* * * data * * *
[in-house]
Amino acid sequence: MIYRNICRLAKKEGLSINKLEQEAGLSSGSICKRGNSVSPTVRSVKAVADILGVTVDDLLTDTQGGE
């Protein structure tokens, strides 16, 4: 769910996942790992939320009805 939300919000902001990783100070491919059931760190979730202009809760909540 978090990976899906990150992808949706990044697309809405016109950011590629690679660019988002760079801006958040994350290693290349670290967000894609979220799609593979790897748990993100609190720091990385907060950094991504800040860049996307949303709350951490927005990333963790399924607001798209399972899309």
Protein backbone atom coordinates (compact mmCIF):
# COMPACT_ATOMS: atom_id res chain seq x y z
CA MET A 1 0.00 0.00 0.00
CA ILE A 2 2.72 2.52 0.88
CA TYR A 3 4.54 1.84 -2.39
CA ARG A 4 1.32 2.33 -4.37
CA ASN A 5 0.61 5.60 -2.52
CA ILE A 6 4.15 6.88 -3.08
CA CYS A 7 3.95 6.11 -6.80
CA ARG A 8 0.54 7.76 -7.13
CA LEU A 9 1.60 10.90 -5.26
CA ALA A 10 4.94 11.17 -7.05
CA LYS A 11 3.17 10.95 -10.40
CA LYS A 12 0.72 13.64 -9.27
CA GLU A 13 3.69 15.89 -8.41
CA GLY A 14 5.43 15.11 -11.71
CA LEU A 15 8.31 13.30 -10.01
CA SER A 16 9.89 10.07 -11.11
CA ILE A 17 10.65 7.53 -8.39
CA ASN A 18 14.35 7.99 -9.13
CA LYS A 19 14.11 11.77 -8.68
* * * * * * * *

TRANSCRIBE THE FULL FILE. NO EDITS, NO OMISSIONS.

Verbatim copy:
[in-house]
Amino acid sequence: MIYRNICRLAKKEGLSINKLEQEAGLSSGSICKRGNSVSPTVRSVKAVADILGVTVDDLLTDTQGGE
């Protein structure tokens, strides 16, 4: 769910996942790992939320009805 939300919000902001990783100070491919059931760190979730202009809760909540 978090990976899906990150992808949706990044697309809405016109950011590629690679660019988002760079801006958040994350290693290349670290967000894609979220799609593979790897748990993100609190720091990385907060950094991504800040860049996307949303709350951490927005990333963790399924607001798209399972899309």
Protein backbone atom coordinates (compact mmCIF):
# COMPACT_ATOMS: atom_id res chain seq x y z
CA MET A 1 0.00 0.00 0.00
CA ILE A 2 2.72 2.52 0.88
CA TYR A 3 4.54 1.84 -2.39
CA ARG A 4 1.32 2.33 -4.37
CA ASN A 5 0.61 5.60 -2.52
CA ILE A 6 4.15 6.88 -3.08
CA CYS A 7 3.95 6.11 -6.80
CA ARG A 8 0.54 7.76 -7.13
CA LEU A 9 1.60 10.90 -5.26
CA ALA A 10 4.94 11.17 -7.05
CA LYS A 11 3.17 10.95 -10.40
CA LYS A 12 0.72 13.64 -9.27
CA GLU A 13 3.69 15.89 -8.41
CA GLY A 14 5.43 15.11 -11.71
CA LEU A 15 8.31 13.30 -10.01
CA SER A 16 9.89 10.07 -11.11
CA ILE A 17 10.65 7.53 -8.39
CA ASN A 18 14.35 7.99 -9.13
CA LYS A 19 14.11 11.77 -8.68